Unless you’ve got something special going on, you can’t run to the doctor’s office and get pumped up with some young human blood, but some day it might happen.  Stay on the lookout for future developments on this bloody topic.

 

Telomere Length Signals Lifespan

Telomeres protect against chromosomal damage

Telomeres cap the end of our chromosomes which house our DNA. Their job is to stop any unwanted loss of our vital genetic code. As cells divide, the telomeres get shorter and shorter. Measuring their length is a way of assessing cellular aging.

People who were or had been depressed have much shorter telomeres than those who had never experienced depression. This difference was apparent even after lifestyle differences, such as heavy drinking and smoking, were taken into account.

Furthermore, the most severely and chronically depressed patients have the shortest telomeres.

Dr. Elizabeth Blackburn won a Nobel Prize for her research demonstrating that chronic stress shortens life.  You may read more about her research here. And if you’re battling depression, read How Depression and Stress Makes Us Age Faster, where there’s links to helpful articles.

Body Composition via the WHtR Test

waist to height ratio predicts health and moreBody composition is not just how much you weigh, but the portion of that weight represented by body fat and muscle. Although from an esthetic perspective, a man’s body fat percentage of 10% (woman’s 15%) may be more desirable than 2o/30%, respectively, those higher numbers don’t necessarily indicate poor health or premature death.

But if your waistline is bigger than your hips by a certain amount, it could mean that you’ll age faster, because the fat stored in the belly, liver and/or muscles is real threat to the health of telomeres:

“Individuals with higher total and abdominal adiposity have lower telomere length, a marker of cellular senescence, suggesting obesity may hasten the aging process.” (3)

Read my article about cellular senescence

According to the National Heart Lung and Blood Institute, excess abdominal fat is an important, independent risk factor for disease. The evaluation of waist circumference to assess the risks associated with obesity or overweight is supported by research. In fact, studies have shown that waist to height ratio (WHtR) is a strong predictor of cardiovascular risk and mortality.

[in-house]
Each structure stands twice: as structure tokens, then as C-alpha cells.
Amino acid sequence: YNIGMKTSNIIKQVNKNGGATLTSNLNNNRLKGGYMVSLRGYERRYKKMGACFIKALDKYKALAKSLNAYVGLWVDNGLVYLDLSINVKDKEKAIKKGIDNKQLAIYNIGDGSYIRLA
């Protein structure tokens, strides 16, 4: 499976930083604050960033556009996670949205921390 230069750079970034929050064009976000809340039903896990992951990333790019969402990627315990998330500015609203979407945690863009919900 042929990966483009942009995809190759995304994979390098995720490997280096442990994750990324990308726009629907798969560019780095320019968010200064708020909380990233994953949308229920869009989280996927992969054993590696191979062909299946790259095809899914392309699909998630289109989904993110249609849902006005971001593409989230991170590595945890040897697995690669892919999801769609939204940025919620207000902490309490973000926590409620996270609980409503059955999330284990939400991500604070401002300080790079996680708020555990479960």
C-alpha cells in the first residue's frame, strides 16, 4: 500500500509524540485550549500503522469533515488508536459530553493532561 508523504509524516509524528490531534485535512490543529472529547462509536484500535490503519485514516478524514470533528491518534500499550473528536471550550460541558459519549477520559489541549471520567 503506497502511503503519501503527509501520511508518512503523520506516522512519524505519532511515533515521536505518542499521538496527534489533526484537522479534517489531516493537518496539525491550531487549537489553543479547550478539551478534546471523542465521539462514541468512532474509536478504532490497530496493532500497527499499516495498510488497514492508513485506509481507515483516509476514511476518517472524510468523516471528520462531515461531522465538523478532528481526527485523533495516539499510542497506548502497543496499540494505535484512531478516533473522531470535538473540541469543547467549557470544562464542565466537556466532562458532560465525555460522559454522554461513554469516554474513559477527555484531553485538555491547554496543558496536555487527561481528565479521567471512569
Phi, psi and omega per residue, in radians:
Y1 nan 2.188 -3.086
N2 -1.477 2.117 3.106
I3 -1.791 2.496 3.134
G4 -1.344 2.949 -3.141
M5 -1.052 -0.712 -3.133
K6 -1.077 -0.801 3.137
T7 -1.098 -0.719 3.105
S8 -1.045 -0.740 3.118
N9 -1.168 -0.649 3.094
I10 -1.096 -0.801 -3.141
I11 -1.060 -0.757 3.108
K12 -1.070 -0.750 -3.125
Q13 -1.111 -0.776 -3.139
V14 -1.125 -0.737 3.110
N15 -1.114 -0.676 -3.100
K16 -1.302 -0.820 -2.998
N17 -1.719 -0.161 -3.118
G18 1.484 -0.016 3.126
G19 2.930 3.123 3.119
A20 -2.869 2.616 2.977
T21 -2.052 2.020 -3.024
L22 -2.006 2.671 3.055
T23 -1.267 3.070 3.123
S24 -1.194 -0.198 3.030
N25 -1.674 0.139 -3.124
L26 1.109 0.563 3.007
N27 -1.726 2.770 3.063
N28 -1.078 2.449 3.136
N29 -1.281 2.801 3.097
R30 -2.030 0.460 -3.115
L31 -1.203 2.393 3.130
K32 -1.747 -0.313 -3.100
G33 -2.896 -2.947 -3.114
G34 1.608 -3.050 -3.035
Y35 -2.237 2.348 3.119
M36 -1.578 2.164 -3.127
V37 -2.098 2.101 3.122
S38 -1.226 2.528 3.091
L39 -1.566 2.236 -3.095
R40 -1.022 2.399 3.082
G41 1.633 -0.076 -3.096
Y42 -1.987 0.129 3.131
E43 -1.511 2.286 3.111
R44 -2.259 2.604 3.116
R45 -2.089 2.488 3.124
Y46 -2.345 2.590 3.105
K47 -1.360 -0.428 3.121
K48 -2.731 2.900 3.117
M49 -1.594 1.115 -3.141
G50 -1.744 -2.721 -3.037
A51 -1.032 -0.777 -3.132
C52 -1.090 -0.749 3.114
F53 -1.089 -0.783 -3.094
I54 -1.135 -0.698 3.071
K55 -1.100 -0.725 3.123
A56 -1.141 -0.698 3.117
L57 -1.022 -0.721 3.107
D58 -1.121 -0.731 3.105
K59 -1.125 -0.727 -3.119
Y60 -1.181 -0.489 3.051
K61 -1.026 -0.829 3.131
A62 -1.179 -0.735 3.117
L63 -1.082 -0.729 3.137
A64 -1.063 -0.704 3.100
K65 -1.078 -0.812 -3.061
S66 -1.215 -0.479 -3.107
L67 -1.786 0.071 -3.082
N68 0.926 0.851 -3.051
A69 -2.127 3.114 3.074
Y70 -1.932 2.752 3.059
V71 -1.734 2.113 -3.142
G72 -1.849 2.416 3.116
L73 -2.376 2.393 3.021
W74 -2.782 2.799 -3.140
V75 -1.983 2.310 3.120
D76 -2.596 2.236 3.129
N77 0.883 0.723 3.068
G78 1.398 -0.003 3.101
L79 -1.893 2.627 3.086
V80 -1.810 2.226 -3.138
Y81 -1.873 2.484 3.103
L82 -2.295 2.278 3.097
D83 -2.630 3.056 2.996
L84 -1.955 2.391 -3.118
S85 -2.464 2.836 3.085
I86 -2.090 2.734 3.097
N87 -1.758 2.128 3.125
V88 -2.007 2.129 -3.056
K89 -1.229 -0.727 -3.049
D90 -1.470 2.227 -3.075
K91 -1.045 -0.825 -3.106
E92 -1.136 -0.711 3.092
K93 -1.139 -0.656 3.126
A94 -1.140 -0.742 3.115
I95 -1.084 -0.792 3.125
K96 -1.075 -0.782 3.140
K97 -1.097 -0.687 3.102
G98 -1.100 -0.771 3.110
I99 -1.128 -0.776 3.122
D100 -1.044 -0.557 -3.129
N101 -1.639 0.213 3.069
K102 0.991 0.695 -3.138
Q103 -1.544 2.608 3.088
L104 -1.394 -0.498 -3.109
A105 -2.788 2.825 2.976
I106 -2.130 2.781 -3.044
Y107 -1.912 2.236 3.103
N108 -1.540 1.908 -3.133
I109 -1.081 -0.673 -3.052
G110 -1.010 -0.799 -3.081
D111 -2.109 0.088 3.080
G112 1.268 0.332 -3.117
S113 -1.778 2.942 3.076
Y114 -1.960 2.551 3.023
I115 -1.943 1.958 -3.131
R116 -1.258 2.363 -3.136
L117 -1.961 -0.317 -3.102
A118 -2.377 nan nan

Your waist to height ratio is calculated by dividing waist size by height. If your waist measurement is less than half your height, you’re likely not at risk for obesity-related disease.

The following chart gathered from PennState PRO Wellness helps you determine if your WHtR falls in a healthy weight range:

 

  • Ratio less than 43%: underweight
  • Ratio 43% to 52%: healthy weight
  • Ratio 53% to 62%: overweight
  • Ratio over 63%: obese

 

I just pulled out a tape measure, wrapped it around my waist (just under the navel) and saw that plump number, 36 inches.  Divided my height of 75.5 inches by 36 to get a WHtR of  0.476, or 48%, which puts me in the “healthy weight” category for males.

Whew!

Read my article, 22 Belly Fat Tips from Three Experts

 

Stem cells, a regenerating potential

Stem cells are pluripotent

Regenerative medicine is the branch of medicine that develops methods to regrow, repair or replace damaged or diseased cells, organs or tissues. This includes the generation and use of therapeutic stem cells, tissue engineering and the production of artificial organs.

As reported at WorldHealth.net, scientists have harvested mouse embryos for lab research in the quest to discover the genetic switches that tell the embryonic cells what tissue to develop as the embryo grows into a fetus. These genetic switches are giving scientists insight into early stage diseases, because stem cells have the ability to re-grow body tissue damaged from heart failure or diabetes.

Stem cells that come from embryos are considered pluripotent because they can turn into any cell type. Induced pluripotent stem cells are taken from the skin or blood and modified genetically to mimic an embryonic stem cell. Because such cells are pluripotent, they can turn into any adult cell type.

New research is concentrating on a cell type called a zygote, which is created immediately after sperm and egg merge, but it has become a difficult task to analyze due to the limits of the current technology. The new study has revealed a mechanism that regulates cell totipotency, or ability to divide and create new cell types.